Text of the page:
Looking for Meters
Though today is no longer the deadline for D.C. taxis to have meters (today used to be the deadline, before the city recently extended it to June 1) it seemed like a good time to walk the streets and try to gauge how many drivers are getting with the program.
Not many yet, by the looks of things this morning.
"I don't have the money yet," said one driver, John Akinboye, referring to the roughly $400 cost of buying a time-and-distance meter. Sitting in a line of cabs outside the Renaissance Mayflower Hotel downtown, Akinboye, like other drivers, fretted about the city's decision to do away with the fare system based on geographic zones.
"How we are going to survive, I don't know," he said.
Drivers have been grumbling for months about the switch to time and distance meters. Under the new system, the fare will start at $3 and go up by 25 cents for each 0ne-sixth of a mile, with an added charge when a cab is stuck in traffic. Drivers say they fear they'll make less money than they do now under the zone system.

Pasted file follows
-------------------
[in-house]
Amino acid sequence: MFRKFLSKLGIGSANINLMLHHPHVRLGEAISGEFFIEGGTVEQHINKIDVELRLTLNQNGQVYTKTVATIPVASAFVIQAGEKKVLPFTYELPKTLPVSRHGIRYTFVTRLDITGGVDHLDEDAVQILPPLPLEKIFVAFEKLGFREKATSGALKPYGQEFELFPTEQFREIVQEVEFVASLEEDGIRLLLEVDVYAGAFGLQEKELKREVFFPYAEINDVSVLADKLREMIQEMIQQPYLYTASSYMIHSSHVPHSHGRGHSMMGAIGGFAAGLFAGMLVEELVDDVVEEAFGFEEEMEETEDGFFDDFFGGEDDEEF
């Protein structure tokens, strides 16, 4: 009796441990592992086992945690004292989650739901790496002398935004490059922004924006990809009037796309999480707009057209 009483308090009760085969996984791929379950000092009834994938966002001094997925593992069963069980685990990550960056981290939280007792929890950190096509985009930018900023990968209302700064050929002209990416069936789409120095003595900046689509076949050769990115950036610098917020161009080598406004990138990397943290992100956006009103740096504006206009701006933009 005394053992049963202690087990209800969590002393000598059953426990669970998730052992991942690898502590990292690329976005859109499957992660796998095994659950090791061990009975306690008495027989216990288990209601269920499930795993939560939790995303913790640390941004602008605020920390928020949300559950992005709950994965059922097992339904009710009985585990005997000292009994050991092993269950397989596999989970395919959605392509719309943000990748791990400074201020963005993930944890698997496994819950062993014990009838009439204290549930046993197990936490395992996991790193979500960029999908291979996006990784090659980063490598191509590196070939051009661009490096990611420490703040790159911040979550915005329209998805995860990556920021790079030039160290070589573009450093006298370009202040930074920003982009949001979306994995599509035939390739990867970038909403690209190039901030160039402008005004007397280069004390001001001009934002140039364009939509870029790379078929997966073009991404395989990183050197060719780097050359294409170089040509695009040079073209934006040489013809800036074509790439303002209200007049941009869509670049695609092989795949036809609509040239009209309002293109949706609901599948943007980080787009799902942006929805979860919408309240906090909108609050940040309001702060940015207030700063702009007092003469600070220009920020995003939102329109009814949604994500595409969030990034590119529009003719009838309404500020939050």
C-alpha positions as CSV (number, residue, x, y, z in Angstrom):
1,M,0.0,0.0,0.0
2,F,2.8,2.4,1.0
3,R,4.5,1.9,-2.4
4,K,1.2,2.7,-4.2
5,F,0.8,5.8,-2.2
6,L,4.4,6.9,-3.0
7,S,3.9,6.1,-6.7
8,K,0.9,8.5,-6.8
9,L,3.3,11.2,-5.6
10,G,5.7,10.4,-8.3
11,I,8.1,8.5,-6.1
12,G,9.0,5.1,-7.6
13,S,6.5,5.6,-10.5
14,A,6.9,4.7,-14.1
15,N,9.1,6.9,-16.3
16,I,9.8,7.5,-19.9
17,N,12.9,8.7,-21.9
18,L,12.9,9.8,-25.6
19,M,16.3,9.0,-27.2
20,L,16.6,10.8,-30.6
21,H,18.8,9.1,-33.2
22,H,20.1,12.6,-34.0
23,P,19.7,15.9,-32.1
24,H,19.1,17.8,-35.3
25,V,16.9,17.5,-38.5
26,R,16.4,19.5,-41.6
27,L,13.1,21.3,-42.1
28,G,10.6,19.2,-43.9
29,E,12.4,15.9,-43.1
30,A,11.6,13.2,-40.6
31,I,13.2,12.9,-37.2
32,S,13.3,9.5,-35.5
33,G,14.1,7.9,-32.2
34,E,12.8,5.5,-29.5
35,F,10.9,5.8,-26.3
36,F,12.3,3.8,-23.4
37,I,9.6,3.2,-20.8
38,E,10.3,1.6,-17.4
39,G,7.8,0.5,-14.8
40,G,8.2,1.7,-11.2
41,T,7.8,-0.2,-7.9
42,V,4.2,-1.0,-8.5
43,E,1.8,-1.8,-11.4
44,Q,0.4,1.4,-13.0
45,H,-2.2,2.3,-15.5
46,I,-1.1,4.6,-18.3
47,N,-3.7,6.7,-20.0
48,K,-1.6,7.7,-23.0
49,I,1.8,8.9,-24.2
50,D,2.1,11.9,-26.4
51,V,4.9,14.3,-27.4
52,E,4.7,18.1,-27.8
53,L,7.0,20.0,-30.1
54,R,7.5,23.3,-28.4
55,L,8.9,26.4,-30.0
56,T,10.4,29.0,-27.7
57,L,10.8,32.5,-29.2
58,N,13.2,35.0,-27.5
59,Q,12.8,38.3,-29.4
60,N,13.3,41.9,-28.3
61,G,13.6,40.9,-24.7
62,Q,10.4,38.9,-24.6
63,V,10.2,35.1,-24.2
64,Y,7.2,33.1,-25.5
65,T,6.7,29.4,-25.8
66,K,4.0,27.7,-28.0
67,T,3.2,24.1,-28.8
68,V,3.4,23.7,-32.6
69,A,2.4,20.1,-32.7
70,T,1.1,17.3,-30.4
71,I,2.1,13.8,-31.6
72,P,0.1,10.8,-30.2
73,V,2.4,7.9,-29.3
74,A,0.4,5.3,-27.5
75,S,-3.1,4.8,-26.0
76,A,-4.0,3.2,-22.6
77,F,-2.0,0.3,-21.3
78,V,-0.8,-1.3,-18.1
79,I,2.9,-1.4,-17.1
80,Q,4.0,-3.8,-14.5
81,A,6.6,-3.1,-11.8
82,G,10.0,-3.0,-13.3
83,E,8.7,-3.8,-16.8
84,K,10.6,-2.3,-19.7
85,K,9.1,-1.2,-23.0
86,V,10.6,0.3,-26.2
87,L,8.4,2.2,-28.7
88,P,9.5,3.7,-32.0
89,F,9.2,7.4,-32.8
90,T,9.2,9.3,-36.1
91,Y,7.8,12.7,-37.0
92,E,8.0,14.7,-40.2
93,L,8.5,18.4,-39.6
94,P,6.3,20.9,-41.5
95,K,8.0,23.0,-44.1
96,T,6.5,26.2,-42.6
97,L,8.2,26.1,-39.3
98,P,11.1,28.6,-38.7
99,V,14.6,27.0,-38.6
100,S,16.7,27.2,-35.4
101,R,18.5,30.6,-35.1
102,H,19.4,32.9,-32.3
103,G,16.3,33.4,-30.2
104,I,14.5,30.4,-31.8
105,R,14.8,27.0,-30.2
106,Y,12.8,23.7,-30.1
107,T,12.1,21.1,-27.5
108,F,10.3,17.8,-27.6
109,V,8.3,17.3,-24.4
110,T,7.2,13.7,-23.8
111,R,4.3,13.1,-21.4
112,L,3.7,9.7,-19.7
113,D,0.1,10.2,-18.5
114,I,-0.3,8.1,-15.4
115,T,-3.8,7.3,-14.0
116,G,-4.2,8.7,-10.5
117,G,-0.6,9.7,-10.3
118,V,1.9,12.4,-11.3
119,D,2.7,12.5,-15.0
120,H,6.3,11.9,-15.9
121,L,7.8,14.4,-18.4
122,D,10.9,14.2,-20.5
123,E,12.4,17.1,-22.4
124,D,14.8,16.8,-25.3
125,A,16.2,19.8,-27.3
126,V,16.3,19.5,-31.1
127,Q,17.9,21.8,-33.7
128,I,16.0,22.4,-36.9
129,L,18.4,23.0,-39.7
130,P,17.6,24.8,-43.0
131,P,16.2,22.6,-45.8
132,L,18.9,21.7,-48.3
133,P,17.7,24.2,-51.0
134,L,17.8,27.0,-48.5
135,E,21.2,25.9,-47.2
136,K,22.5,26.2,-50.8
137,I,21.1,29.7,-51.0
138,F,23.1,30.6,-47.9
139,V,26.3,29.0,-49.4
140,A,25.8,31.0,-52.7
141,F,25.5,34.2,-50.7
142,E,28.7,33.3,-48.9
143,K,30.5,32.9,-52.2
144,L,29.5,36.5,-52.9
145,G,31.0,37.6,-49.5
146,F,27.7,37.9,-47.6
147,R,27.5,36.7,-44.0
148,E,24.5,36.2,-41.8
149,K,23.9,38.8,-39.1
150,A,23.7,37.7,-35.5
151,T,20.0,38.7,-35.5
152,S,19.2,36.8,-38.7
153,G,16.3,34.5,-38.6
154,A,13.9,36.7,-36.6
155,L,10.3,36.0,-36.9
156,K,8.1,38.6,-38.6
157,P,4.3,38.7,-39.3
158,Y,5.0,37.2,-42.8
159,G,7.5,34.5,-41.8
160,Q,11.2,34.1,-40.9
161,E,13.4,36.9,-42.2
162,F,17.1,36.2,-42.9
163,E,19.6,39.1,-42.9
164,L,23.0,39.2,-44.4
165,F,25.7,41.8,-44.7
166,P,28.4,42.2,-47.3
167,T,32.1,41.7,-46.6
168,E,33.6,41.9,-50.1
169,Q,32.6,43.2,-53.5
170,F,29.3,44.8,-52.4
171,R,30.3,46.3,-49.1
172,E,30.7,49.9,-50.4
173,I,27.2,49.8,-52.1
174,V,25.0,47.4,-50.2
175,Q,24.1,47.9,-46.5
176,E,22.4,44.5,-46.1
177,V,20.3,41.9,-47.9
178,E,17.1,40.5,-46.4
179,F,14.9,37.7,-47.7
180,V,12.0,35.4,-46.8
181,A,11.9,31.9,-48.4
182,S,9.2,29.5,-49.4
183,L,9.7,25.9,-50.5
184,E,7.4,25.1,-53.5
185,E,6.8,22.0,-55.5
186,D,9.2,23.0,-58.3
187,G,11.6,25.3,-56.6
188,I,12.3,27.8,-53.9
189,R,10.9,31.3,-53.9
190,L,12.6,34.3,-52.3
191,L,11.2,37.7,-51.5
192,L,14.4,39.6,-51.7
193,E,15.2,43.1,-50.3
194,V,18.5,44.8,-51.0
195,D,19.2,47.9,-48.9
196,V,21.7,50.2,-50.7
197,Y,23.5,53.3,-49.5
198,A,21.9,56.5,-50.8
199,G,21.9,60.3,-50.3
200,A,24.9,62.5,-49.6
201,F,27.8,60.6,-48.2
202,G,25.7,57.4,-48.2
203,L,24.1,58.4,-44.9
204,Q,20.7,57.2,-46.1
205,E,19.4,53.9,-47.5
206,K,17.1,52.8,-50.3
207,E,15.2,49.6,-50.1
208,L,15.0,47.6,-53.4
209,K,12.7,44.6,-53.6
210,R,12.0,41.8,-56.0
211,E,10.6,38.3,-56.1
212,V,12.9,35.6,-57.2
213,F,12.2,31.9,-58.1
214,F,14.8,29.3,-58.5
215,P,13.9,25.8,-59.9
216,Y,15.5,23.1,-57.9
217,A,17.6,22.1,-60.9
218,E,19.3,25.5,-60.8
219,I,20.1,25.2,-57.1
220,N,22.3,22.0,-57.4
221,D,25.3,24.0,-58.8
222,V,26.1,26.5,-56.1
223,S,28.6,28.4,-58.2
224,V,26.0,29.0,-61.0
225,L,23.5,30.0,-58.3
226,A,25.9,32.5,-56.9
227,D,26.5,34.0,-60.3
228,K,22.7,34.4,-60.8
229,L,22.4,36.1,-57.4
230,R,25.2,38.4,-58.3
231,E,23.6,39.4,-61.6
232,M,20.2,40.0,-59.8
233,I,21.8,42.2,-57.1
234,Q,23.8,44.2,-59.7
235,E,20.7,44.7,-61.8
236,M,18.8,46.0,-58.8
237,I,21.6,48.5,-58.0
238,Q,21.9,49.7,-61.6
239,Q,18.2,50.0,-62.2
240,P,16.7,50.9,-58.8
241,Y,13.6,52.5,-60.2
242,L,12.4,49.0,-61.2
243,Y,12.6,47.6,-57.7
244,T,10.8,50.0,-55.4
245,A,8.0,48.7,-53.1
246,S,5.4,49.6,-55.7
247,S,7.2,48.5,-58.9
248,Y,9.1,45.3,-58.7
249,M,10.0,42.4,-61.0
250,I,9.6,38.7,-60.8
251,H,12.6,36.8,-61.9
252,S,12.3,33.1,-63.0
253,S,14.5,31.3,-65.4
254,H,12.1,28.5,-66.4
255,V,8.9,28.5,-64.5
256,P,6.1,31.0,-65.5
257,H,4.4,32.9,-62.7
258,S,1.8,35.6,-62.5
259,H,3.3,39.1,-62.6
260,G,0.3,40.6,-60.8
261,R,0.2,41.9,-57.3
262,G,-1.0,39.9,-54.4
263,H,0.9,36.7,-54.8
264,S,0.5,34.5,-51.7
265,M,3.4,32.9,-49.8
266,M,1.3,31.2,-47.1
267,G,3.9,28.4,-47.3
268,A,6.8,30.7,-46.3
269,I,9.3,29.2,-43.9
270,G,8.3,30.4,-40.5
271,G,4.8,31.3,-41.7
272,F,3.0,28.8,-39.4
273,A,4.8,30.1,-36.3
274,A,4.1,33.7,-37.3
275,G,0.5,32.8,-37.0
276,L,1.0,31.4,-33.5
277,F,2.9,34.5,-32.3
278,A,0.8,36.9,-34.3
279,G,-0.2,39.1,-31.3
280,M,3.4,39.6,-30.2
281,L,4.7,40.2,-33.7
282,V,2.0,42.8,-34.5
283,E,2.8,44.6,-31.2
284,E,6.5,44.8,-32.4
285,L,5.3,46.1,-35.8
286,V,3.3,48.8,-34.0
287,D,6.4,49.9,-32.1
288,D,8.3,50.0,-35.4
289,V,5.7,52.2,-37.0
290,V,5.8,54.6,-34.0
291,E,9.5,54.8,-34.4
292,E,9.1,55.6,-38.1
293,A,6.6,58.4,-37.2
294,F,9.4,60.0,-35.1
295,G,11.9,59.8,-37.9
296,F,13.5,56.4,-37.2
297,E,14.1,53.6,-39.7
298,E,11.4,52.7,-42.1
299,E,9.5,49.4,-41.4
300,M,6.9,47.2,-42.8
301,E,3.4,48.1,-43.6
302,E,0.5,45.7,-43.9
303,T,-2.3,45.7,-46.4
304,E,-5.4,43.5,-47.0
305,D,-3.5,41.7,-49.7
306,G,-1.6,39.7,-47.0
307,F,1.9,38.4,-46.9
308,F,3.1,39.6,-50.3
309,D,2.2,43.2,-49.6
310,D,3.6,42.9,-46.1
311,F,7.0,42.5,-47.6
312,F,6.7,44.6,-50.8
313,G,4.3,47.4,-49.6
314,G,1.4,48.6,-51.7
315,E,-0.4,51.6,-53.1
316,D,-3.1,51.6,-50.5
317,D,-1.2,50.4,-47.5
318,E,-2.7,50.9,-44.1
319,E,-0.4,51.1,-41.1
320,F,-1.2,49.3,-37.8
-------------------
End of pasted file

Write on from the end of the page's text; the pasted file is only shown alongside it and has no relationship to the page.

Of 15 cabs that came and went from the Mayflower between 11 a.m. and 11:30 today, only two had meters. In that time, of the 30 cabs that drove past the hotel on Connecticut Avenue NW, only 4 had meters mounted on their dashboards.
The situation appeared the same elsewhere in the city, with most cabs still plying the streets without meters. The city has said it will issue warnings to drivers without meters this month, then begin imposing $1,000 fines.
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